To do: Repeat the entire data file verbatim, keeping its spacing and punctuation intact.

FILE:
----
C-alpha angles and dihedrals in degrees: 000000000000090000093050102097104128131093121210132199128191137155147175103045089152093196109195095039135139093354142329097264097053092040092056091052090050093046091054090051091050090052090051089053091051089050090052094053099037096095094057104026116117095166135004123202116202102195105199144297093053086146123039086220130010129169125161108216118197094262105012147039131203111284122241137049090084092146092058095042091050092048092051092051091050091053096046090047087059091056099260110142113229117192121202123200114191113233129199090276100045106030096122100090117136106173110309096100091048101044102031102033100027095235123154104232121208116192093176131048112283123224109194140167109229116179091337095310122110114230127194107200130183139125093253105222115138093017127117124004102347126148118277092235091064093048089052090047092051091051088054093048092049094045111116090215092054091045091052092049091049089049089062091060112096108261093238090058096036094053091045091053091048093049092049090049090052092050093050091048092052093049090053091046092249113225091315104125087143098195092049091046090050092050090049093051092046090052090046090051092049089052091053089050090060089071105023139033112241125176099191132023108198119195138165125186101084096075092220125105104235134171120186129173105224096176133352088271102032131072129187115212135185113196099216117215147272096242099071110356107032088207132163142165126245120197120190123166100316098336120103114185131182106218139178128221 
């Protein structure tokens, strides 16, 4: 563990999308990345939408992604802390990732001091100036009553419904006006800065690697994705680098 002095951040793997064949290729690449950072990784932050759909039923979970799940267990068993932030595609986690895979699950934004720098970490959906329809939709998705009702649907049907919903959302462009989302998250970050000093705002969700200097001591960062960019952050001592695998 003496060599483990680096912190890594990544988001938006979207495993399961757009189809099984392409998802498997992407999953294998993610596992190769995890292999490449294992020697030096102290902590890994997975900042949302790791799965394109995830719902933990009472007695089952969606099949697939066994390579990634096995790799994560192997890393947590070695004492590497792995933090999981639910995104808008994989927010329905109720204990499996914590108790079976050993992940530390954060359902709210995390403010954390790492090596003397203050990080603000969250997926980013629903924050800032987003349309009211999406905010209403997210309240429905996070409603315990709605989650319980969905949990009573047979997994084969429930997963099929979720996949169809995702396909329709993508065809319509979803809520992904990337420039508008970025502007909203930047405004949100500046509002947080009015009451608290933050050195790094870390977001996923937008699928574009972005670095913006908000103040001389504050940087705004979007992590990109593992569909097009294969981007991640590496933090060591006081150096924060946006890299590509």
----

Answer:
C-alpha angles and dihedrals in degrees: 000000000000090000093050102097104128131093121210132199128191137155147175103045089152093196109195095039135139093354142329097264097053092040092056091052090050093046091054090051091050090052090051089053091051089050090052094053099037096095094057104026116117095166135004123202116202102195105199144297093053086146123039086220130010129169125161108216118197094262105012147039131203111284122241137049090084092146092058095042091050092048092051092051091050091053096046090047087059091056099260110142113229117192121202123200114191113233129199090276100045106030096122100090117136106173110309096100091048101044102031102033100027095235123154104232121208116192093176131048112283123224109194140167109229116179091337095310122110114230127194107200130183139125093253105222115138093017127117124004102347126148118277092235091064093048089052090047092051091051088054093048092049094045111116090215092054091045091052092049091049089049089062091060112096108261093238090058096036094053091045091053091048093049092049090049090052092050093050091048092052093049090053091046092249113225091315104125087143098195092049091046090050092050090049093051092046090052090046090051092049089052091053089050090060089071105023139033112241125176099191132023108198119195138165125186101084096075092220125105104235134171120186129173105224096176133352088271102032131072129187115212135185113196099216117215147272096242099071110356107032088207132163142165126245120197120190123166100316098336120103114185131182106218139178128221 
């Protein structure tokens, strides 16, 4: 563990999308990345939408992604802390990732001091100036009553419904006006800065690697994705680098 002095951040793997064949290729690449950072990784932050759909039923979970799940267990068993932030595609986690895979699950934004720098970490959906329809939709998705009702649907049907919903959302462009989302998250970050000093705002969700200097001591960062960019952050001592695998 003496060599483990680096912190890594990544988001938006979207495993399961757009189809099984392409998802498997992407999953294998993610596992190769995890292999490449294992020697030096102290902590890994997975900042949302790791799965394109995830719902933990009472007695089952969606099949697939066994390579990634096995790799994560192997890393947590070695004492590497792995933090999981639910995104808008994989927010329905109720204990499996914590108790079976050993992940530390954060359902709210995390403010954390790492090596003397203050990080603000969250997926980013629903924050800032987003349309009211999406905010209403997210309240429905996070409603315990709605989650319980969905949990009573047979997994084969429930997963099929979720996949169809995702396909329709993508065809319509979803809520992904990337420039508008970025502007909203930047405004949100500046509002947080009015009451608290933050050195790094870390977001996923937008699928574009972005670095913006908000103040001389504050940087705004979007992590990109593992569909097009294969981007991640590496933090060591006081150096924060946006890299590509």